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GARY WEST - Voicing Scotland: Folk, Culture, Nation

GARY WEST - Voicing Scotland: Folk, Culture, Nation
Luath Press ISBN 978-1-908373-28-1

There are many people on the traditional music scene who know Gary West through his presenting the BBC Scotland programme Pipeline and through his involvement with groups such as Clan Alba and Ceolbeg, but maybe not so many are aware of his high academic standing within Edinburgh University’s Department of Scottish and Celtic Studies. These differing, yet related, strands of his background give him an ideal platform from which to consider the themes of this excellent volume.

As we progress the largest constitutional debates about our future, what is the position of our cultural identity – what is it and where is it headed? This seems at first glance a heavy topic (as indeed it should be), but Gary has drawn on his own personal thoughts and experiences to illustrate the debate in an entertaining and accessible manner. In order to consider the direction that “traditional arts” can move into the future, he examines the story of tradition in Scotland and how that story has been given voice.

It starts with an overview of the perennially difficult area of what tradition is, placing it within the internationally-agreed definition of Intangible Cultural Heritage. (How ironic that the Scottish Government supports this, but, not being a sovereign nation, cannot sign up to the international convention.) The role of the Folk Revival is discussed, including the extent to which it wasn’t really a revival here, more of a returning to wider consciousness of something that had never really gone away, but had become something more observed in private rather than public performance.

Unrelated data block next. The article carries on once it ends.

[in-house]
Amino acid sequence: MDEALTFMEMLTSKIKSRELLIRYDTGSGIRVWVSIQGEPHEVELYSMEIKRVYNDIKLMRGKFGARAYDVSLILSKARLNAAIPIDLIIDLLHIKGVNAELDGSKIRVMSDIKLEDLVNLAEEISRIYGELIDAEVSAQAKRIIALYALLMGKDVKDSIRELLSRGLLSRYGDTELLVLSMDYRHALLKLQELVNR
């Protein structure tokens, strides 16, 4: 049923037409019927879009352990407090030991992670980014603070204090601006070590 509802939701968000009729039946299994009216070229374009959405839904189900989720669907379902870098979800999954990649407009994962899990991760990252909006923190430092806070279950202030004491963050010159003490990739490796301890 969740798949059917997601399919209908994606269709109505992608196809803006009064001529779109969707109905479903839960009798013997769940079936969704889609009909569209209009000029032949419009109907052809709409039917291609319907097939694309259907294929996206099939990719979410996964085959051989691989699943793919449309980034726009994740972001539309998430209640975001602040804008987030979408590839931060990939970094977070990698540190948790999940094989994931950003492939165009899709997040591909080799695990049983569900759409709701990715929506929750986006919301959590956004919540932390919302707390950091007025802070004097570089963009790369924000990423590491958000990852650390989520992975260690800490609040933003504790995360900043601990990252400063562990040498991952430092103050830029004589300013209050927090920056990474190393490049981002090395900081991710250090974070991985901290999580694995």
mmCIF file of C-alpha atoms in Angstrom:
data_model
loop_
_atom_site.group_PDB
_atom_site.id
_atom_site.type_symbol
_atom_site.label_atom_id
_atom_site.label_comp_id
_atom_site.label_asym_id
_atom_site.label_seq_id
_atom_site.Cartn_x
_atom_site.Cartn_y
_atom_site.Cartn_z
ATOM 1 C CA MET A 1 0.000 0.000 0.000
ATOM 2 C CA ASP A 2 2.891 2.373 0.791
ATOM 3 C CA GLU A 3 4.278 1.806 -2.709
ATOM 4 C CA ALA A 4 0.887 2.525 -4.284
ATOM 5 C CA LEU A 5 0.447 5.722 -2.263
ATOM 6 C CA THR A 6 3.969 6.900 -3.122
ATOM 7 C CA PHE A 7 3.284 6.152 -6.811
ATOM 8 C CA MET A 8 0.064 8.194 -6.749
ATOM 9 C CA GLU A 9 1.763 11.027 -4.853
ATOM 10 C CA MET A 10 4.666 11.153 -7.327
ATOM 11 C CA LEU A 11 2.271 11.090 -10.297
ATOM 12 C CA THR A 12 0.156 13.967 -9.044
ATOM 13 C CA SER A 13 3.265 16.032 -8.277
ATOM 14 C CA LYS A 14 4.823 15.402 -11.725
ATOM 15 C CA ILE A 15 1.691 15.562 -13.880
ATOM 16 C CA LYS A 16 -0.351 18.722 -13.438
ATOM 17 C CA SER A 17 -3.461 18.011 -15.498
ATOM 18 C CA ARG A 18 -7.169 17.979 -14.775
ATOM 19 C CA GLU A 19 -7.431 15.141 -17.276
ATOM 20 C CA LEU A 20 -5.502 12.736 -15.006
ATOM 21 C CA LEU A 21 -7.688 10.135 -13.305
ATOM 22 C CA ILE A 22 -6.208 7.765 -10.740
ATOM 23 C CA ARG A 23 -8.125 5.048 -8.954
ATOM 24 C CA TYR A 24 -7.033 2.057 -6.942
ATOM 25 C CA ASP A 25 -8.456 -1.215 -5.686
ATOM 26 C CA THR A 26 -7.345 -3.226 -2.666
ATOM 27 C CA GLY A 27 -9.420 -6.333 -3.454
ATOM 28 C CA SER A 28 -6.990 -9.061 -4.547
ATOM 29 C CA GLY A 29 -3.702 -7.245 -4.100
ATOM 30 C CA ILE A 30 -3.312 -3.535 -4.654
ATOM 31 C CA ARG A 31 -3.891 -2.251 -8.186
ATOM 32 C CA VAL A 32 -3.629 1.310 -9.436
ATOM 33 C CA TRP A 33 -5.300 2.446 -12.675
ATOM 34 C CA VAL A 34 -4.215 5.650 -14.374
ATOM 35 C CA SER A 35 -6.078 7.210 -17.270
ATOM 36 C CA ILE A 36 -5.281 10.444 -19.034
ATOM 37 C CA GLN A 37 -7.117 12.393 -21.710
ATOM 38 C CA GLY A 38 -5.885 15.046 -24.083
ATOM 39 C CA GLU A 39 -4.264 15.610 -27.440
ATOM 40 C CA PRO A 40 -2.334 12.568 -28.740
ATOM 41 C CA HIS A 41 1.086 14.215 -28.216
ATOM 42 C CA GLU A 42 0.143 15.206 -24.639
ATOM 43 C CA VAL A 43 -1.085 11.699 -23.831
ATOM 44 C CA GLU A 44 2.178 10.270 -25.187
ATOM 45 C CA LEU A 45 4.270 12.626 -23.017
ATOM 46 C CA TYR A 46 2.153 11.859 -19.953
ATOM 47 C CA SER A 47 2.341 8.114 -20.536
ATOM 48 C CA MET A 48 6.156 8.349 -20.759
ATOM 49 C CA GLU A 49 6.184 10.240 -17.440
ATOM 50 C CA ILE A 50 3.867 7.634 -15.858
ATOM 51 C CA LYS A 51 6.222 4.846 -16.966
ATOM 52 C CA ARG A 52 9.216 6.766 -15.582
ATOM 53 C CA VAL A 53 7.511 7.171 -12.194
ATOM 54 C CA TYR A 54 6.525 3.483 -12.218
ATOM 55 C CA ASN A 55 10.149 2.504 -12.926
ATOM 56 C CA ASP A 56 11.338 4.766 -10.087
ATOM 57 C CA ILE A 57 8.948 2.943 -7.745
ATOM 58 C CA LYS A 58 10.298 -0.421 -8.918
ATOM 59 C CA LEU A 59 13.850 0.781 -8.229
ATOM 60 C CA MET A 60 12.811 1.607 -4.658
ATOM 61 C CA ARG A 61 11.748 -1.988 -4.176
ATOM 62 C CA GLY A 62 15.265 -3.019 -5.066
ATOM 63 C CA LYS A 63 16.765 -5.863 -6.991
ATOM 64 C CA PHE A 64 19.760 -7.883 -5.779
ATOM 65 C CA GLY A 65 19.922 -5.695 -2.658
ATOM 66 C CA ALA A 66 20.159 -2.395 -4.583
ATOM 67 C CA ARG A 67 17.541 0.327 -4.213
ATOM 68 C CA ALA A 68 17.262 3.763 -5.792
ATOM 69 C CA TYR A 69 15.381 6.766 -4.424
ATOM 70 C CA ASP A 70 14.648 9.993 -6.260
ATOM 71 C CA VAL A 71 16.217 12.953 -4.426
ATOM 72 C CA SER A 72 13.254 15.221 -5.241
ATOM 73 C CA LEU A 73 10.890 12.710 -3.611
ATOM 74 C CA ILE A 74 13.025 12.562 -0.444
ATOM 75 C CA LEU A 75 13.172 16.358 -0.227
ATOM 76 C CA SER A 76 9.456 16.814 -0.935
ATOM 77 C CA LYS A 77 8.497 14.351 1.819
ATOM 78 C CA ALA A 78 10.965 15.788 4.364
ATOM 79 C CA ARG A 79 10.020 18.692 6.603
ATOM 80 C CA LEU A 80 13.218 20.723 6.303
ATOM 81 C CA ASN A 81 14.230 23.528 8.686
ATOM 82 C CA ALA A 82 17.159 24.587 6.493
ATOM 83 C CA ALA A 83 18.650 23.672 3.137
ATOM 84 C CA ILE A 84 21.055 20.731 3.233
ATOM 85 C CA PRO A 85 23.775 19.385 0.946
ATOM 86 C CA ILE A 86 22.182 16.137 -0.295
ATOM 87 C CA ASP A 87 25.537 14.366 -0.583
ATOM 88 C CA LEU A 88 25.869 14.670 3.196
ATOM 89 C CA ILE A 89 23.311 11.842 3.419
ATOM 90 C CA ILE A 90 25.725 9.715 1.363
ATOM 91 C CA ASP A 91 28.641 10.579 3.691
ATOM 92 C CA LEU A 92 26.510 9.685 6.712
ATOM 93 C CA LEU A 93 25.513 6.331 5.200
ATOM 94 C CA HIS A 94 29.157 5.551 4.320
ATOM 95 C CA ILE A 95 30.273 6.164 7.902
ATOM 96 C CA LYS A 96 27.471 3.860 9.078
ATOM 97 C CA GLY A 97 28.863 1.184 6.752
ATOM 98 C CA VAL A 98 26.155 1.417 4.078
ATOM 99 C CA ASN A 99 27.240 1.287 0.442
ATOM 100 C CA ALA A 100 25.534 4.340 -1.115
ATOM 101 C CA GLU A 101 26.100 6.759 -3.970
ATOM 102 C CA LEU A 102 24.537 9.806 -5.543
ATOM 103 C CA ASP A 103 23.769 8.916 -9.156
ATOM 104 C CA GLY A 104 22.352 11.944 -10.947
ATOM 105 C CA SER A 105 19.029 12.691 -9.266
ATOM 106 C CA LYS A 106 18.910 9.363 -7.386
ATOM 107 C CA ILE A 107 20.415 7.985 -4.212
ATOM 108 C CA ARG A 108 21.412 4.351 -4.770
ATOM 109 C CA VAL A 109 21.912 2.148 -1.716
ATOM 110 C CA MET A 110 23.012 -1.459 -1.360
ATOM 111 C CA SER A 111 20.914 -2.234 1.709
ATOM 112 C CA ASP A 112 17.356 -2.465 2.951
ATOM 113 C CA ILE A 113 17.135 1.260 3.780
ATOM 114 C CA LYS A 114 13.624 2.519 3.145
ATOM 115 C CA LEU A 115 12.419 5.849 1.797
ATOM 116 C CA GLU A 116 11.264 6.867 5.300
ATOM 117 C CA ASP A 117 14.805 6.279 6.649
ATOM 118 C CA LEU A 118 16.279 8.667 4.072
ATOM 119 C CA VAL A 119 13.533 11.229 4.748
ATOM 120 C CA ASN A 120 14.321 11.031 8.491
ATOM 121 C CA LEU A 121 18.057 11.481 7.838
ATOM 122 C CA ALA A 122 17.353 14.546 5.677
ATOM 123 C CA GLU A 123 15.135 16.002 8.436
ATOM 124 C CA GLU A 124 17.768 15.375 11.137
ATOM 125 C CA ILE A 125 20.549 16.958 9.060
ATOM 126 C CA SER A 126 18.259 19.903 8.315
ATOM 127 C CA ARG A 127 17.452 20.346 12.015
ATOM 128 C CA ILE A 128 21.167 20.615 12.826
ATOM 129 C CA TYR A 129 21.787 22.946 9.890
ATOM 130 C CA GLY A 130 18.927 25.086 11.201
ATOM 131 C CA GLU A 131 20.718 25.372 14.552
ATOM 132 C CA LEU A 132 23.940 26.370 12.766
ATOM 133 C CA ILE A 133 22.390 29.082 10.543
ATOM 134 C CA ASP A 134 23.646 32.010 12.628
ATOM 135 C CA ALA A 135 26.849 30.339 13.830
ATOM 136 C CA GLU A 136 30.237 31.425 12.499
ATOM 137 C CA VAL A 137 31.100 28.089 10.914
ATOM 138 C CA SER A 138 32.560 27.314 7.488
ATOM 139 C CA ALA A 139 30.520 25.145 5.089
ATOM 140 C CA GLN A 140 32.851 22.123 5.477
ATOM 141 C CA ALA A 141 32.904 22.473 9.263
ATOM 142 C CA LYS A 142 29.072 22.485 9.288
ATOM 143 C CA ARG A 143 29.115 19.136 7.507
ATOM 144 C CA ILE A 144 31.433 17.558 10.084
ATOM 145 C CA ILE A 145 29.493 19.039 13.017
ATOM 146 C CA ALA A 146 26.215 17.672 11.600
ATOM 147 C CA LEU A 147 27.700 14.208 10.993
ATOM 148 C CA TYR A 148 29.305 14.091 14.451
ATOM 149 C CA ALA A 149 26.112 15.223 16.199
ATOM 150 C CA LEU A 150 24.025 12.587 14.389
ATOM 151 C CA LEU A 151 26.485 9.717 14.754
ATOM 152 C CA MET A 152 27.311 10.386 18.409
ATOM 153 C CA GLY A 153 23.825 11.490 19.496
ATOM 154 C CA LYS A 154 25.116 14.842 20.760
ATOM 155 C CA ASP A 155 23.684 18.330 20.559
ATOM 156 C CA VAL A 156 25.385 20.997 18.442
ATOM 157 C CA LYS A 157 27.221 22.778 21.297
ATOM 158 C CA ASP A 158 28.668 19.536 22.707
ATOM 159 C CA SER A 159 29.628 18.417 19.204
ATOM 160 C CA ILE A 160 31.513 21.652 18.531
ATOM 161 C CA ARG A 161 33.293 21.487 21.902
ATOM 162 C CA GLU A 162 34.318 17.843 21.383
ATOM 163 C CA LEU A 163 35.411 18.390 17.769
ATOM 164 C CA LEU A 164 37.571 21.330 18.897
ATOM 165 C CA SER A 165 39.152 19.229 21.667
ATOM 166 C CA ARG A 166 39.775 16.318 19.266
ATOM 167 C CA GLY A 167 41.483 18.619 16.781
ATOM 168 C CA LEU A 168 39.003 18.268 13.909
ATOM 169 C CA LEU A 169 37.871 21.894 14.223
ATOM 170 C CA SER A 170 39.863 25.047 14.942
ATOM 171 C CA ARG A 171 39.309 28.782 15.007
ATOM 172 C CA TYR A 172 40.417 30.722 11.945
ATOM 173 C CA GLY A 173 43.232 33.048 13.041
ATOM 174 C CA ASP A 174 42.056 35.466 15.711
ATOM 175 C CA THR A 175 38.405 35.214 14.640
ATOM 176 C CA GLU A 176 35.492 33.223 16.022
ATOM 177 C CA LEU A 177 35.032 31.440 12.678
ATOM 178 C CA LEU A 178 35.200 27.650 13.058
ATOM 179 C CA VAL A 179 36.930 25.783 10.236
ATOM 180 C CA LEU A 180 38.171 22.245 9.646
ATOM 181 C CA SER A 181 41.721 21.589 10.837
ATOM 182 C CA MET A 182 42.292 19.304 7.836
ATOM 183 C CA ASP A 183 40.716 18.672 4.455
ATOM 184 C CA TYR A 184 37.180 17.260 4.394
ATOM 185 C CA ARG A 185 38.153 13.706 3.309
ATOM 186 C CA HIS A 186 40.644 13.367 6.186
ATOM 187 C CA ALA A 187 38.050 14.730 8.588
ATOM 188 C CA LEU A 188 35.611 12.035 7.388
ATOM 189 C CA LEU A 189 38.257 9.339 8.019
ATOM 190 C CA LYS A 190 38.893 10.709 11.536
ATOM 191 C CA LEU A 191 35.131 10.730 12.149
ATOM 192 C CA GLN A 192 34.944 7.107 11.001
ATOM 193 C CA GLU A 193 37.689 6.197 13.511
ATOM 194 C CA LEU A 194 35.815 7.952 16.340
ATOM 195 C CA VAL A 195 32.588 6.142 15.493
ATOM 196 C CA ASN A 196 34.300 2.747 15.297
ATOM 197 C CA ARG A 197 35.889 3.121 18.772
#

Gary then seeks to place the tradition within the wider world, looking at how location, or place, has been an influence. He skilfully uses the examples of Martyn Bennett, Gordon Duncan, Davy Steele, Adam McNaughtan and Rod Paterson to illustrate types of affinities between people and places, showing how a writer or composer can start “within the parish” yet still have their gaze fixed on far further horizons. The long and bloody entanglement of Scots and war gets a thoughtful chapter, with the works of Hamish Henderson, Dick Gaughan and Nancy Nicolson being particularly drawn on. Following this, we have a consideration of the relationships between writers and the land, with the North East traditions highlighted.

Having drawn together all these strands, the book then looks to contextualise the future of the tradition, placing it securely in a world of electronic communications and media. As Gary says: “If it continues to be deep, to consider its roots as well as its onward journey, not to be shackled by them but to be nourished and inspired, then it can continue to speak to the world in ways which can help to build a positive globalisation, voicing humanity, voicing Scotland.”

A thoroughly well-researched, well-written and well-argued book, this deserves a wide audience and shouldn’t just be marked “file as folk”.

Gordon Potter


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This album was reviewed in Issue 95 of The Living Tradition magazine.